A two-Judge Bench of the Supreme Court has reiterated that to enable the police to start investigation, it is open to the Magistrate to direct the police to register an F.I.R. and even where a Magistrate does not do so in explicit words but directs for investigation under Section 156(3) of the Code, the police should register an F.I.R.
The Bench comprising of Justices M.Y.Eqbal and Shiva Kirti Singh, relied on a two Judge Bench Judgment of Supreme Court in Mohd. Yousuf versus Afaq Jahan (Smt.) and another and held as follows;This Court explained that registration of an F.I.R. involves only the process of recording the substance of information relating to commission of any cognizable offence in a book kept by the officer in charge of the concerned police station. In paragraph 11 of the aforementioned case, the law was further elucidated by pointing out that to enable the police to start investigation, it is open to the Magistrate to direct the police to register an F.I.R. and even where a Magistrate does not do so in explicit words but directs for investigation under Section 156(3) of the Code, the police should register an F.I.R. Because Section 156 falls within chapter XII of the Code which deals with powers of the police officers to investigate cognizable offences, the police officer concerned would always be in a better position to take further steps contemplated in Chapter XII once F.I.R. is registered in respect of the concerned cognizable offence.
Earlier in Suresh Chand Jain vs State Of Madhya Pradesh & Another Two Judge Bench of the Supreme Court explained the scope of S.156(3) of Cr.P.C as follows;
“For the purpose of enabling the police to start investigation it is open to the magistrate to direct the police to register an FIR. There is nothing illegal in doing so. After all registration of an FIR involves only the process of entering the substance of the information relating to the commission of the cognizable offence in a book kept by the officer-in- charge of the police station as indicated in Section 154 of the Code. Even if a magistrate does not say in so many words while directing investigation under Section 156(3) of the Code that an FIR should be registered, it is the duty of the officer-in-charge of the police station to register the FIR regarding the cognizable offence disclosed by the complaint because that police officer could take further steps contemplated in Chapter XII of the Code only thereafter”.
Section 156 of the Code reads thus:
Police officers power to investigate cognizable cases.-(1)
(1) Any officer in charge of a police station may, without the order of a Magistrate, investigate any cognizable case which a court having jurisdiction over the local area within the limits of such station would have power to inquire into or try under the provisions of Chapter XIII. (2) No proceeding of a police officer in any such case shall at any stage be called in question on the ground that the case was one which such officer was not empowered under this section to investigate.
(3) Any Magistrate empowered under section 190 may order such an investigation as above-mentioned.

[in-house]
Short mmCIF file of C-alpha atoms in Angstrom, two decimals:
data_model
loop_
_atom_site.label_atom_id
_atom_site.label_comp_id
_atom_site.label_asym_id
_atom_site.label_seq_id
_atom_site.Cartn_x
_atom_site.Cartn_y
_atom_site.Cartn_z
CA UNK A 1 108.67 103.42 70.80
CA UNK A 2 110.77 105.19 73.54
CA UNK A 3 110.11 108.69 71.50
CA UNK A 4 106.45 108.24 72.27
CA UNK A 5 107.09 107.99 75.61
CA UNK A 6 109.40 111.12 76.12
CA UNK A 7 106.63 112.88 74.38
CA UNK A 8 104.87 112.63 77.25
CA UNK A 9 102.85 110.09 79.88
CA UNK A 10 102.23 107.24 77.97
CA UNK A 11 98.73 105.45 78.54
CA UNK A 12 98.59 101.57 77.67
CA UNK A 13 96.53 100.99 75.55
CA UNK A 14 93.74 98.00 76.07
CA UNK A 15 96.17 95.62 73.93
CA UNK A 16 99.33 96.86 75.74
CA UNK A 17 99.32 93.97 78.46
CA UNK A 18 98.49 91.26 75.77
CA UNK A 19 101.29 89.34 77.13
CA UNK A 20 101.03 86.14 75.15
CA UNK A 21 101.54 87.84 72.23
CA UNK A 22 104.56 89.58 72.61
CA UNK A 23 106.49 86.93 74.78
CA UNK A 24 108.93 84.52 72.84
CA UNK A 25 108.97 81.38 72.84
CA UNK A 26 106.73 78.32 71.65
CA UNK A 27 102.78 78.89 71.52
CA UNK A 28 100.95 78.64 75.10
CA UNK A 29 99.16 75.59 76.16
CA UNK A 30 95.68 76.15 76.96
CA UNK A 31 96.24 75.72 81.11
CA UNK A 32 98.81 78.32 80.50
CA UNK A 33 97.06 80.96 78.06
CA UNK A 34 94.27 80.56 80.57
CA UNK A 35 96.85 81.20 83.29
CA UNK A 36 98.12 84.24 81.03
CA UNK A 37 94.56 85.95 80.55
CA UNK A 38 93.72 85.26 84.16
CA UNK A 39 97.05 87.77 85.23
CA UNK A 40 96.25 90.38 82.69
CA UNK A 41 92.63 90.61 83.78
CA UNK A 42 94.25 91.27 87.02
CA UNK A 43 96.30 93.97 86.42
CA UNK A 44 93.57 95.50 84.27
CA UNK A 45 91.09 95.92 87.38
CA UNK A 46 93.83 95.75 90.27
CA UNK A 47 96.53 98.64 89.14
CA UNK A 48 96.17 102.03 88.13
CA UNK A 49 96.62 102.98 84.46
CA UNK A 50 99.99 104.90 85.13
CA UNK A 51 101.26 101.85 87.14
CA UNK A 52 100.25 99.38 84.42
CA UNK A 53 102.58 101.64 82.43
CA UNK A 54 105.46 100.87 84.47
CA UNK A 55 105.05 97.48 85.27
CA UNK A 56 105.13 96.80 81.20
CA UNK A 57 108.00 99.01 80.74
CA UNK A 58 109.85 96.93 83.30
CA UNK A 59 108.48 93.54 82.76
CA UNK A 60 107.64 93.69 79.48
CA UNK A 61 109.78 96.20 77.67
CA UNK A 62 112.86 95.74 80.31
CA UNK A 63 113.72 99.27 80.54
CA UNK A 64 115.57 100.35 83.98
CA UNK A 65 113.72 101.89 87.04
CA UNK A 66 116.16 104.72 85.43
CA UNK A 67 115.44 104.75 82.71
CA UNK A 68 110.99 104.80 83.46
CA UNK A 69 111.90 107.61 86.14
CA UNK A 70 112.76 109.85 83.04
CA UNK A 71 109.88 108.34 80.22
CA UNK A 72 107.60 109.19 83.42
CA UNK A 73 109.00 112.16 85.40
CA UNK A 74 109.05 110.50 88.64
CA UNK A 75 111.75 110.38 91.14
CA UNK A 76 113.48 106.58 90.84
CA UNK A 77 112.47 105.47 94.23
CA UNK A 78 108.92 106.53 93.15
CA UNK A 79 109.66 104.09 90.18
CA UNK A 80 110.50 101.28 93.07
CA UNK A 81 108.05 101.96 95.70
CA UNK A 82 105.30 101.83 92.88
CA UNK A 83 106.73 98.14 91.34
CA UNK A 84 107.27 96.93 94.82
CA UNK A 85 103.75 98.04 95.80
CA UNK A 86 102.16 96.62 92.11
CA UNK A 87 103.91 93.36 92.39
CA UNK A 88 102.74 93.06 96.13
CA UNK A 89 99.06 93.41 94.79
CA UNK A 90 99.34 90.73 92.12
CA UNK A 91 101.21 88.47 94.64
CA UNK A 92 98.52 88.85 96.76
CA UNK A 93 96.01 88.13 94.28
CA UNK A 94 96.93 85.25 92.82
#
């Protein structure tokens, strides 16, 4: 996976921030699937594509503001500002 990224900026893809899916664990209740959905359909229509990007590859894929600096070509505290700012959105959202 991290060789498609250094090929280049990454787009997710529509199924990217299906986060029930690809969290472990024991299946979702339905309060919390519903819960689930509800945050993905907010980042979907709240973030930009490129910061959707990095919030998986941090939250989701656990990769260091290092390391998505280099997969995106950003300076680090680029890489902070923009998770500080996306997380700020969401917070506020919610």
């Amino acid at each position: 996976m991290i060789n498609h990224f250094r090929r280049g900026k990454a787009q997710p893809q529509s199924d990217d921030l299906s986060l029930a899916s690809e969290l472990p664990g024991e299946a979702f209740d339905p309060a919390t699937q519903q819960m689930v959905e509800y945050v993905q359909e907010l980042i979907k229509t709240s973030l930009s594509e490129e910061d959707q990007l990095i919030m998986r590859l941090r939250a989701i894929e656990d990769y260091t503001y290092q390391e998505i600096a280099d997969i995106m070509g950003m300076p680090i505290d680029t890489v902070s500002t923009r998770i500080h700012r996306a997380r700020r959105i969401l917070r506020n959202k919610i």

Though the scope and ambit of Section 156(3) is explained in a catena of Judgments, there are conflicting views about it, especially on the nature of application of mind required by the Magistrate at this stage.
A three Judge Bench of the Supreme Court in Devarapalli Lakshminarayana Reddy and Others v. V. Narayana Reddy and Others held as follows;
“If on a reading of the complaint he finds that the allegations therein disclose a cognizable offence.
and the forwarding of the complaint to the police for investigation under S.156(3) will be conducive to justice and save the valuable time of the Magistrate from being wasted in inquiring into a matter which was primarily the duty of the police to investigate, he will be justified in adopting that course as an alternative to taking cognizance of the offence, himself”.
The above Judgment is considered as a ‘locus classicus’ and followed in not less than 100 Judgments in India (only SC and HC).In Srinivas Gundluri & Ors vs M/S. Sepco Electric Power , a two Judge Bench explained further as follows;
“To make it clear and in respect of doubt raised by Mr. Singhvi to proceed under S.156 (3) of the Code, what is required is a bare reading of the complaint and if it discloses a cognizable offence, then the Magistrate instead of applying his mind to the complaint for deciding whether or not there is sufficient ground for proceeding, may direct the police for investigation”.
But recently, in Ramdev Food Products Private Limited v. State of Gujarat while while dealing with the exercise of power under Section 156(3) CrPC by the Magistrate, a three-Judge Bench has held that: “…. the direction under Section 156(3) is to be issued, only after application of mind by the Magistrate. When the Magistrate does not take cognizance and does not find it necessary to postpone instance of process and finds a case made out to proceed forthwith, direction under the said provision is issued. In other words,where on account of credibility of information available, or weighing the interest of justice it is considered appropriate to straightaway direct investigation, such a direction is issued. Cases where Magistrate takes cognizance and postpones issuance of process are cases where the Magistrate has yet to determine “existence of sufficient ground to proceed.”
Most recently in In our considered opinion, a stage has come in this country where Section 156(3) Cr.P.C. applications are to be supported by an affidavit duly sworn by the applicant who seeks the invocation of the jurisdiction of the Magistrate. That apart, in an appropriate case, the learned Magistrate would be well advised to verify the truth and also can verify the veracity of the allegations. This affidavit can make the applicant more responsible.
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